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Meet The High School Student Connecting Climate Leaders


Tessa Augsberger Interview, Global Youth Climate Database

An Interview with Tessa Augsberger, a High School Student Connecting Climate Leaders 

⏱6.5 minute read

There are many young leaders changing our planet, and they live across the globe. A high school student named Tessa Augsberger founded Global Youth Climate Database (GYCD), "a network that connects youth leaders in the climate change movement to organize action through communication and mutual support." I had the opportunity to interview Tessa. She discussed her extracurricular involvement and her mission of connecting young leaders and activists.

What was your purpose in founding GYCD, and what is the mission of the organization?

I founded GYCD [Global Youth Climate Database] to elevate the voices of youth leading the fight against climate change. Living in Los Angeles, I have seen some of the effects—and causes—of climate change firsthand. For example, school is never canceled for snow days. We have “fire days,” instead. In recent years, the intensity and duration of wildfires in California has increased dramatically. As someone who appreciates direct action in response to a problem, it was difficult for me to sit idly by as houses (and livelihoods) burned and air pollution continued to increase. I decided to put my strengths to use and take action in the way I knew how: By creating community over shared values and a common desire for climate action. By bringing together people from different backgrounds and areas of expertise, GYCD creates a platform for people to connect with, learn from, and inspire each other. We strive to be the most comprehensive and useful database on anything related to climate change activism.

I see that you teach weekly climate change lessons to elementary school students. What led you to begin this, and can you explain more?

I teach weekly climate change lessons to students through an amazing youth-led organization called Bored of Boredom. The organization was founded when COVID-19 hit and many children began to fall behind in the new online format of school. By researching the climate crisis and its potential solutions over the years, I’d learned a lot and wanted to share my knowledge and spread awareness. When the COVID-19 outbreak started, I felt as though I couldn’t make a tangible impact in the climate space, which scared me because the issue is such a pressing one. When I found out about Bored of Boredom, I reached out and asked if I could create and teach a climate change course, and I have been teaching the class every week since! As part of this commitment, I’ve developed my own climate change curriculum, which has given me a deeper understanding of why climate and environmental education needs to be more widespread.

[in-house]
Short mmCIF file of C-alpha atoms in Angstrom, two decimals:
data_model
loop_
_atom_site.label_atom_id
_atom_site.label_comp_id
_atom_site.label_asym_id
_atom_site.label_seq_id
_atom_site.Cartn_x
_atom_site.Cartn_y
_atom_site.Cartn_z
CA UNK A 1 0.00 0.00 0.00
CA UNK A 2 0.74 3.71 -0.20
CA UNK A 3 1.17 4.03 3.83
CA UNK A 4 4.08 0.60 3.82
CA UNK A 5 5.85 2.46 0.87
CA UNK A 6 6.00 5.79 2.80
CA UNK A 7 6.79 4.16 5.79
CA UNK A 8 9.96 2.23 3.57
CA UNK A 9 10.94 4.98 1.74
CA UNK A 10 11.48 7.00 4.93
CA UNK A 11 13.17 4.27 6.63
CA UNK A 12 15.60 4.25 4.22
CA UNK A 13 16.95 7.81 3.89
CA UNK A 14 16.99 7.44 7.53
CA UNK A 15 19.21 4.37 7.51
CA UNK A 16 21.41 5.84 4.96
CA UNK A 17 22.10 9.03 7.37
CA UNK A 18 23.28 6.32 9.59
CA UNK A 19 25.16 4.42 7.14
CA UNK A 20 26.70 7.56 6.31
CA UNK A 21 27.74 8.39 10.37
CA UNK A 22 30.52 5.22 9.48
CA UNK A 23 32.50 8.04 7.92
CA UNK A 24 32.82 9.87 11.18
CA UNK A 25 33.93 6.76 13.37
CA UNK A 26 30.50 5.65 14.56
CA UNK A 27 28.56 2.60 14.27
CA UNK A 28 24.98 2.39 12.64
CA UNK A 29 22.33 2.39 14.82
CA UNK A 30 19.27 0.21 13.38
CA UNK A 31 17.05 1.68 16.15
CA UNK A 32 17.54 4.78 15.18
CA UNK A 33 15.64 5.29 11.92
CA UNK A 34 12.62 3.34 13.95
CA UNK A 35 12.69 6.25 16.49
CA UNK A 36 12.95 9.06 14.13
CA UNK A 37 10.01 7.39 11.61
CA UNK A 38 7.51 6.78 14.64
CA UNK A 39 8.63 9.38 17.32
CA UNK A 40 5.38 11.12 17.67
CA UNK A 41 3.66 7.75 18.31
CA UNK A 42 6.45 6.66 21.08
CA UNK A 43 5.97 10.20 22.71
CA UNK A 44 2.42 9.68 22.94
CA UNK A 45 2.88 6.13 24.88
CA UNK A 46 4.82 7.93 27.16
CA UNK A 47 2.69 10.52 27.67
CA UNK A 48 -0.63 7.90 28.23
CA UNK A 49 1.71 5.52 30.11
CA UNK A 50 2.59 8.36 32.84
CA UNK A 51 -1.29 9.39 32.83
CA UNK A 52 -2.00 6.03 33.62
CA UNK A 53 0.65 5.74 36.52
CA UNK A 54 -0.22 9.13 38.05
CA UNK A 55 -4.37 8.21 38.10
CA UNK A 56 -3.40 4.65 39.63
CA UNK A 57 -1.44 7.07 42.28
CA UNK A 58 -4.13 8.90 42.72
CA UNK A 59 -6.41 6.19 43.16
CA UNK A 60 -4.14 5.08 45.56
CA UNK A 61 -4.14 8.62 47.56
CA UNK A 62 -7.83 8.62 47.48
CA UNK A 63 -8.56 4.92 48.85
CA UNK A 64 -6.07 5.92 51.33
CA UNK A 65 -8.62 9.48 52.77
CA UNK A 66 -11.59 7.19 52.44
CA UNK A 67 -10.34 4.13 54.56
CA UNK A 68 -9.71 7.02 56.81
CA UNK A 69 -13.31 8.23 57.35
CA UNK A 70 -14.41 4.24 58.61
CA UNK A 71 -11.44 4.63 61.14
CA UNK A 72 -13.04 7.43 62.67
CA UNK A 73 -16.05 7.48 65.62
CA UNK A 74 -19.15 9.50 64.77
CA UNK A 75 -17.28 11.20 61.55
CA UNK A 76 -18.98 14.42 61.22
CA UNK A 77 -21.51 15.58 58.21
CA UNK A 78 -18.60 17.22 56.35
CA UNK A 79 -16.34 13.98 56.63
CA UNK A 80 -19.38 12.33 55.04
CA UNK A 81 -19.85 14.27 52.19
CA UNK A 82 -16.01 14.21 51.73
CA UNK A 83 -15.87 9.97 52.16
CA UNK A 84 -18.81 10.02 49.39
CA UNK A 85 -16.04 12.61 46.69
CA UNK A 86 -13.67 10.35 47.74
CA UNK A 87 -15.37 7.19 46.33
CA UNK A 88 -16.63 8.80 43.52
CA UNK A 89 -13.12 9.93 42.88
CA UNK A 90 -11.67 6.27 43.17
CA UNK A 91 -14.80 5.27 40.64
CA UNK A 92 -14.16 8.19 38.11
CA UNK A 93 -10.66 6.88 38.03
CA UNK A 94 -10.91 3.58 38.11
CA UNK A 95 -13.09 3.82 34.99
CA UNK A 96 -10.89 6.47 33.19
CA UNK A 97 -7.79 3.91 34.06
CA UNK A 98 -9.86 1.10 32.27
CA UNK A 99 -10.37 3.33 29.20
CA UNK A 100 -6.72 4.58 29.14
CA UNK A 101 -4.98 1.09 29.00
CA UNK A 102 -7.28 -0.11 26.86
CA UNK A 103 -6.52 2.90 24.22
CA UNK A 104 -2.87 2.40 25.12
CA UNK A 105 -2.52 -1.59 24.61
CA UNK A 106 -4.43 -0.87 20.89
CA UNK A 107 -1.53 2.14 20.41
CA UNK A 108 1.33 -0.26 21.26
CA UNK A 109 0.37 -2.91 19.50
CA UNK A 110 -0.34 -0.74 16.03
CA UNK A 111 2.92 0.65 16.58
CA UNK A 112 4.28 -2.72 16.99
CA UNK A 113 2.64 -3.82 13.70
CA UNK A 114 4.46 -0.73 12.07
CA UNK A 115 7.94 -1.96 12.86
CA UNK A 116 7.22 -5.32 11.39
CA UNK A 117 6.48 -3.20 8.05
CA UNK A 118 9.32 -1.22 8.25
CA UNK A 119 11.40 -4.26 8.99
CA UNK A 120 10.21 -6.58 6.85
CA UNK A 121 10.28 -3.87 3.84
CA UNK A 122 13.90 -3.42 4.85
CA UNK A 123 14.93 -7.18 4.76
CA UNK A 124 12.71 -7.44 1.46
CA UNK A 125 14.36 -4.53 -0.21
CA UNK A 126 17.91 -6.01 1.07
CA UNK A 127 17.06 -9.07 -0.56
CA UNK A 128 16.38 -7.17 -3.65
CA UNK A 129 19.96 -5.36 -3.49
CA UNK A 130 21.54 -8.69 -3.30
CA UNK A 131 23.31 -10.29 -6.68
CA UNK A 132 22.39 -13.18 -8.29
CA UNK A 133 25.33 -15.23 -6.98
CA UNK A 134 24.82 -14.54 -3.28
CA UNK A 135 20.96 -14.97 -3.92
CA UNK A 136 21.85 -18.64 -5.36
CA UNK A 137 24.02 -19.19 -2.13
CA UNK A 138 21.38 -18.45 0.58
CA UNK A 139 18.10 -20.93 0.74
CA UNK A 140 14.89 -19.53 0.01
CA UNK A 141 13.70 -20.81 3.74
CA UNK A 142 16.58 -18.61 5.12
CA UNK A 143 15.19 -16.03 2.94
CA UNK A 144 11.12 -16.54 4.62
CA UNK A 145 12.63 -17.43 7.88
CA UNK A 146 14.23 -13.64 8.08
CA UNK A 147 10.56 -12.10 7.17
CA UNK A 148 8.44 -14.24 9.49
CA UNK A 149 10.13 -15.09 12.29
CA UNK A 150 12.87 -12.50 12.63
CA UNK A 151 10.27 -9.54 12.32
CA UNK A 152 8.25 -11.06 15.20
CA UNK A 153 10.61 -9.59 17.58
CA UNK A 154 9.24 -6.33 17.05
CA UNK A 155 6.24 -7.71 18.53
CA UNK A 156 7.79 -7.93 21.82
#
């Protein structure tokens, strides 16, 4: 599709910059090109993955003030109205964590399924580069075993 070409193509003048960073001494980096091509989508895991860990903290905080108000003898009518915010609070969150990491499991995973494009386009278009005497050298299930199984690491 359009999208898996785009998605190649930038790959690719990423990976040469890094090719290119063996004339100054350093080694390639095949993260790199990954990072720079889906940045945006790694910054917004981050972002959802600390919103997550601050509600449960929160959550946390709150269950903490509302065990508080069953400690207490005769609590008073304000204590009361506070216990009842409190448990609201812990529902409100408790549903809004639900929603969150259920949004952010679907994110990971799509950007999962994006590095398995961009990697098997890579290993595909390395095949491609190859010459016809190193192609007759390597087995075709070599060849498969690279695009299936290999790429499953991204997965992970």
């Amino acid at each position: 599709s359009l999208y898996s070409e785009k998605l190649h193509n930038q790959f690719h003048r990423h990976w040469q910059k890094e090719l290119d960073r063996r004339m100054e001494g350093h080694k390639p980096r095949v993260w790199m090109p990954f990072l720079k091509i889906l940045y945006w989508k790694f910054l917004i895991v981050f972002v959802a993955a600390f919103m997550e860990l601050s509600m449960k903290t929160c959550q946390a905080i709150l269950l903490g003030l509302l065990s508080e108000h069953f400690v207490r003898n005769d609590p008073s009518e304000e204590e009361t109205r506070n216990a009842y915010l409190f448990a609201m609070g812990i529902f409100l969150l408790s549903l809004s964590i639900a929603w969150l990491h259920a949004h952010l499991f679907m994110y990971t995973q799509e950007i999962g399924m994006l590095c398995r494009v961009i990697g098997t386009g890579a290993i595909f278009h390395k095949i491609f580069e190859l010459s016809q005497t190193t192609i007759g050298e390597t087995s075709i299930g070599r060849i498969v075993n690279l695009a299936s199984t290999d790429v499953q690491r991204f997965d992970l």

You are also a contributor with Kids’ Backyard. For readers unaware, it’s a nonprofit that provides schedules and virtual activities for kids during this pandemic. Would you say that you care about improving the world in more ways than just climate action?

I am passionate about many different issues, as I think everyone should be. We need to extend our empathy and efforts into issues that are bigger than ourselves. In addition to the climate crisis, I’m extremely passionate about women’s rights and equality and making education more accessible, areas in which I’ve done a lot of advocacy work, as well. I think all of these issues—climate change, women’s rights and equality, and education—are all interconnected, as we’ve seen with the climate justice movement and the effort to extend environmental education to schools nationwide. As women throughout the world are educated and empowered, they are better able to give back to their communities and innovate solutions to the climate crisis. By listening to and valuing diverse perspectives in the climate movement, we create solutions that are better for everyone and are thus the most beneficial and likely to endure.